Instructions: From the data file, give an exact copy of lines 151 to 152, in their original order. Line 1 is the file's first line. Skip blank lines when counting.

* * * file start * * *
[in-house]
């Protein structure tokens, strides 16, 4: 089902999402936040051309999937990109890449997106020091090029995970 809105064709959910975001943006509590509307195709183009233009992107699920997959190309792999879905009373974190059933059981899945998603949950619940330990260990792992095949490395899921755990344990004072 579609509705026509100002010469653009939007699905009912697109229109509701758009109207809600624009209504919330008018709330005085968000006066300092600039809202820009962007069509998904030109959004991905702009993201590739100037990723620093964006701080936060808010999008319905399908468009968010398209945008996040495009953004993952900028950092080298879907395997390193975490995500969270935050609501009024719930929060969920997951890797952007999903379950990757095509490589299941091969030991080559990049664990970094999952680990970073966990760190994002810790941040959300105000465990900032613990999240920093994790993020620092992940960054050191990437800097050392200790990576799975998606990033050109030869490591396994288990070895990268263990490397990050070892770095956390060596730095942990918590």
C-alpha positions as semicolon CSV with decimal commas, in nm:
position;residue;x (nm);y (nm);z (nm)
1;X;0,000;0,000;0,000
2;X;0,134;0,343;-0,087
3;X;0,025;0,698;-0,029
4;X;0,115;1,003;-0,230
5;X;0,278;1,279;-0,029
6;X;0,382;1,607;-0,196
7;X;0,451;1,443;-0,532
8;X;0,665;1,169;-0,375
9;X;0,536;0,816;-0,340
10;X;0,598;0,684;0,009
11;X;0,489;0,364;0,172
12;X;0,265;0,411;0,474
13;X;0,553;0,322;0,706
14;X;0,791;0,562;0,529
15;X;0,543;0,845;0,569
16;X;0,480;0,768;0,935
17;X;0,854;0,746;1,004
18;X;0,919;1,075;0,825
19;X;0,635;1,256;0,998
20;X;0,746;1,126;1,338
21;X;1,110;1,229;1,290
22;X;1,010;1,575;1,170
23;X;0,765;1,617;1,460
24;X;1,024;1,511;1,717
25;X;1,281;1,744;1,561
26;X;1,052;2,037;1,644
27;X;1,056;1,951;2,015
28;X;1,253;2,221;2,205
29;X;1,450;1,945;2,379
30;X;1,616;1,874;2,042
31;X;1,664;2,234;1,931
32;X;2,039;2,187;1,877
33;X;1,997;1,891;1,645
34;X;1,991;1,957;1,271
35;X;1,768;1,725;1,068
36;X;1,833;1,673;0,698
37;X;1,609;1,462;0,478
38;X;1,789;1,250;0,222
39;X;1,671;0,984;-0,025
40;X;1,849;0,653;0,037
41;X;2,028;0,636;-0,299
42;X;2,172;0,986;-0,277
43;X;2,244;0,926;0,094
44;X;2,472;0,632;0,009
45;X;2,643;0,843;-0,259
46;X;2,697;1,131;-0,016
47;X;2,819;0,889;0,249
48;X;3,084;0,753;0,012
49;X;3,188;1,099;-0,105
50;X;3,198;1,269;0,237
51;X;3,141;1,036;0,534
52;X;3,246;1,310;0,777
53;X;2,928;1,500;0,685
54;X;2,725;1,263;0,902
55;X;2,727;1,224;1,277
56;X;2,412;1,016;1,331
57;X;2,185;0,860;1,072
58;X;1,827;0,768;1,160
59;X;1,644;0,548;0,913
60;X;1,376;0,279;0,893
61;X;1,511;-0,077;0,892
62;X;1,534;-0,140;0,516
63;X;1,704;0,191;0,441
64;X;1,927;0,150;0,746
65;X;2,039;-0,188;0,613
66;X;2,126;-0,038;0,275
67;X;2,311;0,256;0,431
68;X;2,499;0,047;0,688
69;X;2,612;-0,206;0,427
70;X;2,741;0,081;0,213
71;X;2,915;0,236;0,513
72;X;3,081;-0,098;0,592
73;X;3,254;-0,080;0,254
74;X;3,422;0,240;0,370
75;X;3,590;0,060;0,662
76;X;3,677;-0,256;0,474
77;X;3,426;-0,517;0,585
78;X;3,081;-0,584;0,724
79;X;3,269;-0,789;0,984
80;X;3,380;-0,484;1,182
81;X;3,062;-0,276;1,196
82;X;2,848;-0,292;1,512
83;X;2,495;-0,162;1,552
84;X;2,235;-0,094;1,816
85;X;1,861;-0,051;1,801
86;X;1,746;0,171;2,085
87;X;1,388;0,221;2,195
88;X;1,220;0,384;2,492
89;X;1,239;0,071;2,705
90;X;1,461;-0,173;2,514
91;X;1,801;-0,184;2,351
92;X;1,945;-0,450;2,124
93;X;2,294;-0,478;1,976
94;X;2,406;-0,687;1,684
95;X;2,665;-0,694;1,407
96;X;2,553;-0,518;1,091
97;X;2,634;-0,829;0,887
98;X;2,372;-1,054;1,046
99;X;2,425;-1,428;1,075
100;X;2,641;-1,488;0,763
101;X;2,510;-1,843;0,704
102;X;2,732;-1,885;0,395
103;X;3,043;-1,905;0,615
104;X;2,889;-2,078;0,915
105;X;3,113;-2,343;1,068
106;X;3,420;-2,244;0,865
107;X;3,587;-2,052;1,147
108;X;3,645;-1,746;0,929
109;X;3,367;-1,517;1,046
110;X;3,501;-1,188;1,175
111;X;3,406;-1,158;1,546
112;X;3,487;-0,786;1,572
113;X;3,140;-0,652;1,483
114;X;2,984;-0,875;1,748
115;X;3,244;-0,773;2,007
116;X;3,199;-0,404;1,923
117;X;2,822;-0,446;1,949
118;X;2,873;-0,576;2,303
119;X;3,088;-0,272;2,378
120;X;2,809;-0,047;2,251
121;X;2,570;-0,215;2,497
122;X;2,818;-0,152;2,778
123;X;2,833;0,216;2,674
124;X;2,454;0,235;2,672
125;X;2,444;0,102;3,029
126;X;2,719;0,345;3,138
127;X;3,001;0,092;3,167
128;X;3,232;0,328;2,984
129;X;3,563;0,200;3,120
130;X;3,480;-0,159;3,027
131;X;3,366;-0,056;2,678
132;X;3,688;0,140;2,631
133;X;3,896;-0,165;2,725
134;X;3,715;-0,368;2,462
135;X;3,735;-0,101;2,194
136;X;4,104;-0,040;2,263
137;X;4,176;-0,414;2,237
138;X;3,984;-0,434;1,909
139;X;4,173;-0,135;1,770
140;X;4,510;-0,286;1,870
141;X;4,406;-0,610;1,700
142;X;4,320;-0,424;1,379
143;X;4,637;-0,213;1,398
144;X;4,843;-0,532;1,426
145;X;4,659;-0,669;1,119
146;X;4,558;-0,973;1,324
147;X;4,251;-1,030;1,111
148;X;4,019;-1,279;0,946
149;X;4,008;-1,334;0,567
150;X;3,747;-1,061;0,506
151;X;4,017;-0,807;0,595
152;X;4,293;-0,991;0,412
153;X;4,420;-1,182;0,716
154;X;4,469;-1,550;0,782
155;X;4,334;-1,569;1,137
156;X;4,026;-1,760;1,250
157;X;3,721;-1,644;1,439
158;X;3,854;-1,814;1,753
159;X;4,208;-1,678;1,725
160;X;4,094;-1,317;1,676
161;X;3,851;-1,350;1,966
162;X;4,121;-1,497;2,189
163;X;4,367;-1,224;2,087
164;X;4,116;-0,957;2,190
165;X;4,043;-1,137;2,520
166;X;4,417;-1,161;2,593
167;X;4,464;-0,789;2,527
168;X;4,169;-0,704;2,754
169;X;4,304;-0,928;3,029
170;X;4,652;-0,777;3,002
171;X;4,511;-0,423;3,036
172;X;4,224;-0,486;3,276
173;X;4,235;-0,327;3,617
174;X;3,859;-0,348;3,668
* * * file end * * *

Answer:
147;X;4,251;-1,030;1,111
148;X;4,019;-1,279;0,946